Favorite books about Mister Rogers

    I’ve acquired quite the collection of Mister Rogers-related books over the years. Here are some of my favorites:

    (Please note: As an Amazon Associate I earn from qualifying purchases.) 

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  • Thank you for being a friend

    cheesecake slices

    Like many people, I have been rewatching Golden Girls this past week in remembrance of Betty White. Gosh, that show was delightful. I think my favorite part (other than Sophia’s and Dorothy’s snarky comebacks) is just how ready the characters are to help one another at a moment’s notice, whether it’s with a funny story or a slice of cheesecake. In one episode, Blanche and Rose even filled in for Dorothy in a tap dance performance when she hurt her foot!

    In November, I sprained my ankle. It was not, as most 80s/90s sitcoms would have you believe, a minor inconvenience rendering me a charming damsel in distress. I did not win a dance contest at The Max (like in Saved by the Bell), nor did I trade places with Monica Geller and meet George Clooney (like in Friends). I could not put any weight on my foot for 10 days. The majority of my daily activities – carrying JB, lifting his 50 lb. wheelchair in and out of the car, etc. – were suddenly off limits. We are extremely fortunate that my husband was able to use paid time off, and that we have incredible family and friends nearby. Otherwise, I honestly don’t know what we would have done.

    This experience gave me a lot of time to think about what makes a real friend as the parent of a disabled child. Here’s a list of what has meant the most to me over these past few years:

    True friends are the ones who:

    • Want to learn more about your child’s different tools/equipment, so they can assist you;
    • Offer an extra set of hands, whether it’s to wash dishes or fold laundry or even just hit the pause button on the feeding pump;
    • Talk to, not over, your child, recognizing they are just as present as anyone else in the room;
    • Ask questions about your child’s interests, not their milestones;
    • Understand that you may have to cancel plans at the last minute due to illness or behavioral issues;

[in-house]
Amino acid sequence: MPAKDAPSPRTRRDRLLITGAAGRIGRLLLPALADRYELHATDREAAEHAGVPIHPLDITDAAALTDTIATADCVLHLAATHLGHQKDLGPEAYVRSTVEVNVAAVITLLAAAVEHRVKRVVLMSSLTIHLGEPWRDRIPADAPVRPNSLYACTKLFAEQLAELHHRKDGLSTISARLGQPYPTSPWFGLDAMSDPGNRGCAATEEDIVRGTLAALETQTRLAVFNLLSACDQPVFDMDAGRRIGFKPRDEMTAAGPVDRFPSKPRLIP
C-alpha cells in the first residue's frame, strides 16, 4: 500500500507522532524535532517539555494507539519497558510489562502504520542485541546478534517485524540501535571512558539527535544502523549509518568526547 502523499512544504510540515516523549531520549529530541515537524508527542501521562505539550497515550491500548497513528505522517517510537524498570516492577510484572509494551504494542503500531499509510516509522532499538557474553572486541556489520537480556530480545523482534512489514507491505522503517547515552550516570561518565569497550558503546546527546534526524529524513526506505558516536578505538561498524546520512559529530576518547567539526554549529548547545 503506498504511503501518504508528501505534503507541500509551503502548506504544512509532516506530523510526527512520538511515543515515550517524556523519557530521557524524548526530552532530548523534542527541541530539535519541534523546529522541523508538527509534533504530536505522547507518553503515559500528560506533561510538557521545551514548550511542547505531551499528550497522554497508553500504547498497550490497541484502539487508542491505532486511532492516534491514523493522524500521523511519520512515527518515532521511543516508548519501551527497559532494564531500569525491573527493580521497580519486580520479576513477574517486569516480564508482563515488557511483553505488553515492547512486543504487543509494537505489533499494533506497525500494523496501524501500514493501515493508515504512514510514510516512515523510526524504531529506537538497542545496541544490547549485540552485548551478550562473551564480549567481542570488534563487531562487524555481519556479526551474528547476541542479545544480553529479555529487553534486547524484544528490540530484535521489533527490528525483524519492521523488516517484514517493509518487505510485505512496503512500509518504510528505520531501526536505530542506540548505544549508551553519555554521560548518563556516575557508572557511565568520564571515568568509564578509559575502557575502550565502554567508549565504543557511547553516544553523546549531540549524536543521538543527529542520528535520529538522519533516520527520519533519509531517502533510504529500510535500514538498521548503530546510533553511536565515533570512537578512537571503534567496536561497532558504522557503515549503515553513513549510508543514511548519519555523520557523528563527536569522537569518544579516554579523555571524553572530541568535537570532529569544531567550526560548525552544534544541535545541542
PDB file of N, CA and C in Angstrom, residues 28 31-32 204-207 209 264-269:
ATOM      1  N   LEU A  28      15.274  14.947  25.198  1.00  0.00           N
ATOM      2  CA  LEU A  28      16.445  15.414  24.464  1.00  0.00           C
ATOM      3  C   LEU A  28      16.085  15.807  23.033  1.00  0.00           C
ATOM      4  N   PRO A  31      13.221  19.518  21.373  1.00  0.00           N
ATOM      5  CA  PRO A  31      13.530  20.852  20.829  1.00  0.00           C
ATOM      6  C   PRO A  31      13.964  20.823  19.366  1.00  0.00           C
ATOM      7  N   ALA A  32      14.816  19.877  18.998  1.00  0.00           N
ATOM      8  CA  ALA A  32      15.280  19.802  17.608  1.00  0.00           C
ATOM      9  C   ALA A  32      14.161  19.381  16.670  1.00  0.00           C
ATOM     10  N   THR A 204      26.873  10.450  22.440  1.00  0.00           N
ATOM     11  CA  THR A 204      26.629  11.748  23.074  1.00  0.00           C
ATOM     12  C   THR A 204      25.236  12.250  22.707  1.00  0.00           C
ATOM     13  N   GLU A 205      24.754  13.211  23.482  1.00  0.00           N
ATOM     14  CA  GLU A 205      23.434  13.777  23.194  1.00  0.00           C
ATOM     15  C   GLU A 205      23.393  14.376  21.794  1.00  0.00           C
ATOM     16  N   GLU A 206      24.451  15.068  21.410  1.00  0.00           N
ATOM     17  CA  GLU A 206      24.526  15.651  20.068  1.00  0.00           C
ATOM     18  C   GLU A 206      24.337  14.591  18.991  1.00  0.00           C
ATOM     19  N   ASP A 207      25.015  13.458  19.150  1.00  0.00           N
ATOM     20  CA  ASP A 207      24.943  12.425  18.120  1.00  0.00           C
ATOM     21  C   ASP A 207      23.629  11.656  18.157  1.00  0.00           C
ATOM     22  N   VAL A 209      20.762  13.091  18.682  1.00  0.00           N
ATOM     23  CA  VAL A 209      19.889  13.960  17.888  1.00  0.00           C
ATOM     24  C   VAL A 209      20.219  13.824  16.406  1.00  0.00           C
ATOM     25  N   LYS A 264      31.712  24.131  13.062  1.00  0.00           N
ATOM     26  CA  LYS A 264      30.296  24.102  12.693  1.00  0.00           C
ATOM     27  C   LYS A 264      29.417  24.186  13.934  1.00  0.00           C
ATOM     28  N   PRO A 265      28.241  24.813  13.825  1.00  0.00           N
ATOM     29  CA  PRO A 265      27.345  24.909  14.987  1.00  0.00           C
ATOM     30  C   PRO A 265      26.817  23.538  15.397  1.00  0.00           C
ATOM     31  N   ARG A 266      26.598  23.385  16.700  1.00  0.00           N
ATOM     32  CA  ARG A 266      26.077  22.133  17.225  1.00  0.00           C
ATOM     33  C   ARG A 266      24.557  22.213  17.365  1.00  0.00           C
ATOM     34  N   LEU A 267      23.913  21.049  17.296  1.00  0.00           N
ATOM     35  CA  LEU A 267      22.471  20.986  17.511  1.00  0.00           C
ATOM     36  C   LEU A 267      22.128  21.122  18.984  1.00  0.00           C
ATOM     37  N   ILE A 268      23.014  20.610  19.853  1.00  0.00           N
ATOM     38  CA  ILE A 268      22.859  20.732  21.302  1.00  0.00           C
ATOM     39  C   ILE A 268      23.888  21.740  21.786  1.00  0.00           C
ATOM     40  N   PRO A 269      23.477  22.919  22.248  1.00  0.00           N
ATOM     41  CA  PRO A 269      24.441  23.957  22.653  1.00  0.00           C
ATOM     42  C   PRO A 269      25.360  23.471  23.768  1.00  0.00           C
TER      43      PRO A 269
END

• Distract you with funny texts and gifs while you are anxiously waiting to see a doctor or for test results;
    • Visit you during your child’s hospitalizations, even if it’s just to bring you snacks or play card games;
    • Arrange play dates (in-person or FaceTime) so their kids and yours can play and interact;
    • Realize that language around disability is changing constantly, and do their research because they want their words to convey the most compassion and dignity possible.

    This is not an exhaustive list, but I believe it’s a good jumping off point for when you want to help a friend who may be dealing with a child’s diagnosis or illness and you aren’t sure what to do. Sometimes, cheesecake doesn’t solve every problem (though it sure comes close)!

    I’d love to hear what ways your loved ones have helped you during particularly difficult times. Please feel free to share in the comments.

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  • In praise of Bluey

    blue toy dog in front of colorful flowers

    “Mum . . . Dad . . . Bingo . . . Bluey!”

    If you aren’t dancing right now, you probably don’t have a child under the age of 6.

    Bluey is taking over the world, and I for one could not be more excited!

    The cartoon follows the aforementioned Australian canine members of the Heeler family on their everyday adventures. Somehow, each short episode includes as many (if not more) laughs for parents as for kids, and often end with a Pixar-worthy emotional gut punch.

    JB loves this show, but truth be told my husband and I also watch it without him. Many of my friends have admitted the same thing!

    Here is a look at two episodes, and what they’ve taught me about parenting, disability, and confidence.

    Baby Race: There are numerous articles and posts online about why parents love this episode so much, and with good reason. In this episode, Chilli (aka “Mum”) tells her daughters the story of how Bluey learned to crawl. Chilli mentions it was – in her mind at least – like a baby race to see who would crawl or walk first among the other children in the playgroup. When Bluey wasn’t crawling like the others, Chilli worried, taking her to the pediatrician and questioning her own fitness as a mother. Another mom from their playgroup comes to visit with Chilli. This mom mentions she’s still learning as she goes, and this is her ninth kid! No wonder she seems like she has it all figured out. She then assures Chilli, “You’re doing great.”